I am in New Mexico, have been here for 5 years and I regret to say that 8% of the article was pretty correct, the other 15% was cheap sensationalism. I believe the writer(s) began with an anti-racing bent and found the stats to use in their arguments. They stated that QHs breakdoiwn at a rate 29% higher than TBs, then ran past that and posted the NM breakdown stats against other states who aren;t subjected to the high mortality rate of Amnerica's Disposable Horse, the QH. NM has alot problems, not the least of which is the Commission arbitrarily dismissing appeals that go on too long or that involve the Good Ol' Boy Club here. May help those of us pushing for a more level playing field out here, in the long run. I agree the shporter races are harder on horses and I think surface plays a huge role. I am not a polytrack advocate, but I do think they need to slow these dirt tracks down. 40 years ago they had Bute and Banamine and testing was in it's infancy, horses ran more often, but the tracks were slower. One of the Laws of physics is speed=force. The faster they go, the harder it is on them. Even just 10 years ago we ran on a 5/8 bull ring in MI with the crummiest horses in the midwest. We ran them every 10-14 days, there was no money for much vet work, we did have Bute and Banamine. For 3 years straight we had less breakdowns than any other track in the US. It was a slow track, but the horses lasted and ran year after year.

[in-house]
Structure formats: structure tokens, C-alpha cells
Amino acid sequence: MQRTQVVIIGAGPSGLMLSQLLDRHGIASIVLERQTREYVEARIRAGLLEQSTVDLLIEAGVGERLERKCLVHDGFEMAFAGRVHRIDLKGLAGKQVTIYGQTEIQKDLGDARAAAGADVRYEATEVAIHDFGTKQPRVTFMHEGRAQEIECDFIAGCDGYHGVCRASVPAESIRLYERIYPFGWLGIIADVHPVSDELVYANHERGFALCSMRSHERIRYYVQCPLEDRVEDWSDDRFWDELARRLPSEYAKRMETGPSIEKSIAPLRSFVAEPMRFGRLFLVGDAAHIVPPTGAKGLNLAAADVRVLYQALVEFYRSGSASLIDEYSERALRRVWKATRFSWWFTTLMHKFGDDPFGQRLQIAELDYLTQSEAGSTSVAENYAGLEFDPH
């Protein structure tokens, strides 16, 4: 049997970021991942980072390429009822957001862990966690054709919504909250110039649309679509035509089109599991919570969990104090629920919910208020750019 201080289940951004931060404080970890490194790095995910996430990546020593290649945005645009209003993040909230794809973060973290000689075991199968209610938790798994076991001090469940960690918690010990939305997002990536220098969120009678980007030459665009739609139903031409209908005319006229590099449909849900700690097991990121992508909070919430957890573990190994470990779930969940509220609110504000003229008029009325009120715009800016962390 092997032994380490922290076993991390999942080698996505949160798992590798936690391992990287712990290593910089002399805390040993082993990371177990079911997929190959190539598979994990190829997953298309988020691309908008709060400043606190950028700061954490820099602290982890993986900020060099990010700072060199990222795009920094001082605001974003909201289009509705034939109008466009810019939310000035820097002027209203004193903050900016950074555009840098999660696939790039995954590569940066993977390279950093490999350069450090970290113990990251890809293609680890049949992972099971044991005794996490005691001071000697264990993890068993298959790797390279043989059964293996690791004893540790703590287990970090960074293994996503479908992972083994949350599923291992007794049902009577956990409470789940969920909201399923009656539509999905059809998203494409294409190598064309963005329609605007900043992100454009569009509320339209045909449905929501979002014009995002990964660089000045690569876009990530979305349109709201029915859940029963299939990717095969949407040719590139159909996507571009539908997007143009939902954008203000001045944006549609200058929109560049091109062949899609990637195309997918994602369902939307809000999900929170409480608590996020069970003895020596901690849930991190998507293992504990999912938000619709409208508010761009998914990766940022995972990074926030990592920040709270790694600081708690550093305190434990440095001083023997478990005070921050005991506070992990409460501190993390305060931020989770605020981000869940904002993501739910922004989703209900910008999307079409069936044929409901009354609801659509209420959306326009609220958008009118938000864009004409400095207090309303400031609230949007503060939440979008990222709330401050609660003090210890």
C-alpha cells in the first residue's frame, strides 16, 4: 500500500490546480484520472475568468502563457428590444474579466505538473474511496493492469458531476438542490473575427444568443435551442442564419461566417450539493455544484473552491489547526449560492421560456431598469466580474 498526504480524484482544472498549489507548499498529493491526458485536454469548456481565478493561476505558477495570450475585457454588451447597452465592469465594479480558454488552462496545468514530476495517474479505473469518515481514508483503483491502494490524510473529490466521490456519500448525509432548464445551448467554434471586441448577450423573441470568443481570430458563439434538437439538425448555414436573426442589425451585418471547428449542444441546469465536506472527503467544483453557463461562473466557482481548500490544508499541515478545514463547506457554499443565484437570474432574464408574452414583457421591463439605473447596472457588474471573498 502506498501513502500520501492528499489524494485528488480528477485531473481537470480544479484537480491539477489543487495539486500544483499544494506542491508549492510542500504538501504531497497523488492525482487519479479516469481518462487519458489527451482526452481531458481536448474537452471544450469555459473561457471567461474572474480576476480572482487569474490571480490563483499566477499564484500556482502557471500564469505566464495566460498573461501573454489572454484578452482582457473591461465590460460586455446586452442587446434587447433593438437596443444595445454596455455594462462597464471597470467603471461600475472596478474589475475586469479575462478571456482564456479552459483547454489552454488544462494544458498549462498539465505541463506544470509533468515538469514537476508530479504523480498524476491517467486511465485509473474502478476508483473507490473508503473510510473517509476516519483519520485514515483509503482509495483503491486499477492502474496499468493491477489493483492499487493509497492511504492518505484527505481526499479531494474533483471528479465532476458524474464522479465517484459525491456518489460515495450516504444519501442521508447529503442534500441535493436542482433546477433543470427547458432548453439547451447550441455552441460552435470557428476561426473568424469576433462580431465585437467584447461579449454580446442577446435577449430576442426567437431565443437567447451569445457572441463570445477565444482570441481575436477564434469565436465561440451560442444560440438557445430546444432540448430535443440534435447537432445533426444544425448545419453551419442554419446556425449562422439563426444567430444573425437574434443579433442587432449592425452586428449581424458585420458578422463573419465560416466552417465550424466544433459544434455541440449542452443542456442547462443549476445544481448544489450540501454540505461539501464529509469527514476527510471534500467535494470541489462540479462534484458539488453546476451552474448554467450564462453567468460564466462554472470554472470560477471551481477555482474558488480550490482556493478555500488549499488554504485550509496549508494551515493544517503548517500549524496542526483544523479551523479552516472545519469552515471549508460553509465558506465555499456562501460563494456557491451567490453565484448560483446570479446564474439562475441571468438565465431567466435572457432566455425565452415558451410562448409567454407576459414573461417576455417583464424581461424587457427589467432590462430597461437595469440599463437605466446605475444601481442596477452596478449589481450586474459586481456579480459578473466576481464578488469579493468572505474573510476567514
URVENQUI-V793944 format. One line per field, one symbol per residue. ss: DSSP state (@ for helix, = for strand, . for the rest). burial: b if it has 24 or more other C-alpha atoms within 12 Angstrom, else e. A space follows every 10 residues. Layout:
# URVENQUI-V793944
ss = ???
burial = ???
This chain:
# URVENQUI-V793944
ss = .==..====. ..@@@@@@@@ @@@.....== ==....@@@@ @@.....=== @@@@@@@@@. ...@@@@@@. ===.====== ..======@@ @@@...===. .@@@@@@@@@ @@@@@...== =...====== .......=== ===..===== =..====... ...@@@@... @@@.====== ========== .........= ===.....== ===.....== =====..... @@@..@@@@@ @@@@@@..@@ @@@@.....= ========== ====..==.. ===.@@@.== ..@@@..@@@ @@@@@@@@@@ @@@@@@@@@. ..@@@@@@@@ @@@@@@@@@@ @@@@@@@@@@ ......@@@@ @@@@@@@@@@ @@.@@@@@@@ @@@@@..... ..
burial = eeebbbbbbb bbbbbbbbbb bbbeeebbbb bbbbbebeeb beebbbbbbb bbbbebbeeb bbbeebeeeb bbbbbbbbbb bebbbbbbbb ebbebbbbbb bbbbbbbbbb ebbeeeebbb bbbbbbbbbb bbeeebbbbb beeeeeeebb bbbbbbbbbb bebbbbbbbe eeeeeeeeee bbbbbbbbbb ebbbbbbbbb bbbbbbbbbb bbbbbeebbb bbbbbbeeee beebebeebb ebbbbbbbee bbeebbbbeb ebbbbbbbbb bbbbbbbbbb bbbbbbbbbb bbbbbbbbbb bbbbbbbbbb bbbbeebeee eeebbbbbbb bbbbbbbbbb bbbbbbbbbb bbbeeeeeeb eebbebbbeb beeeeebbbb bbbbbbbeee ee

The sad thing is that the majority of the people who will read this article in the Times are sheep who will believe anything they read negative about racing right now because its the hot topic of the month. The bash horse racing bandwagon is on. I have always hated the NY Times as I have always found their articles to be biased and uninformed. This article is no different.
Just another way to bring down the greatest sport being played outdoors.
The series"Luck" being cancelled had little to do with anything. The show was negative, with no likable characters, and nary a laugh, and hence disposable. The Times article is something that has to be met head on... A horse of a different color, so to speak. And it should be dealt with swiftly, and with deadly aim. It is so off base in it's understanding, it's general reporting and demeanor, and it's misuse of inappropriate and inaccurate statistics. It other words, it was as about as bad as the series "Luck". "Luck" is gone - could be a "cult classic", but the stench of this Times article could mingle with any sort of rose flavored scent in the Blue-grass springtime. Time to call "Time" out.
I don't think conditioning is a major factor. If a horses is tired he stops running, he doesn't break down. I think American racing is geared for speed. Running at high speeds generates high stress on horses relatively thin legs. I would like to see a study done on the fatality rate in races of a mile and a quarter and longer. Of course American horses are mostly bleeders and are breed to run short so it would be very difficult to move in the direction of longer races.
It would be good if the industry had a national commissioner. Not necessarily federal, but something that links all tracks as a league or leagues.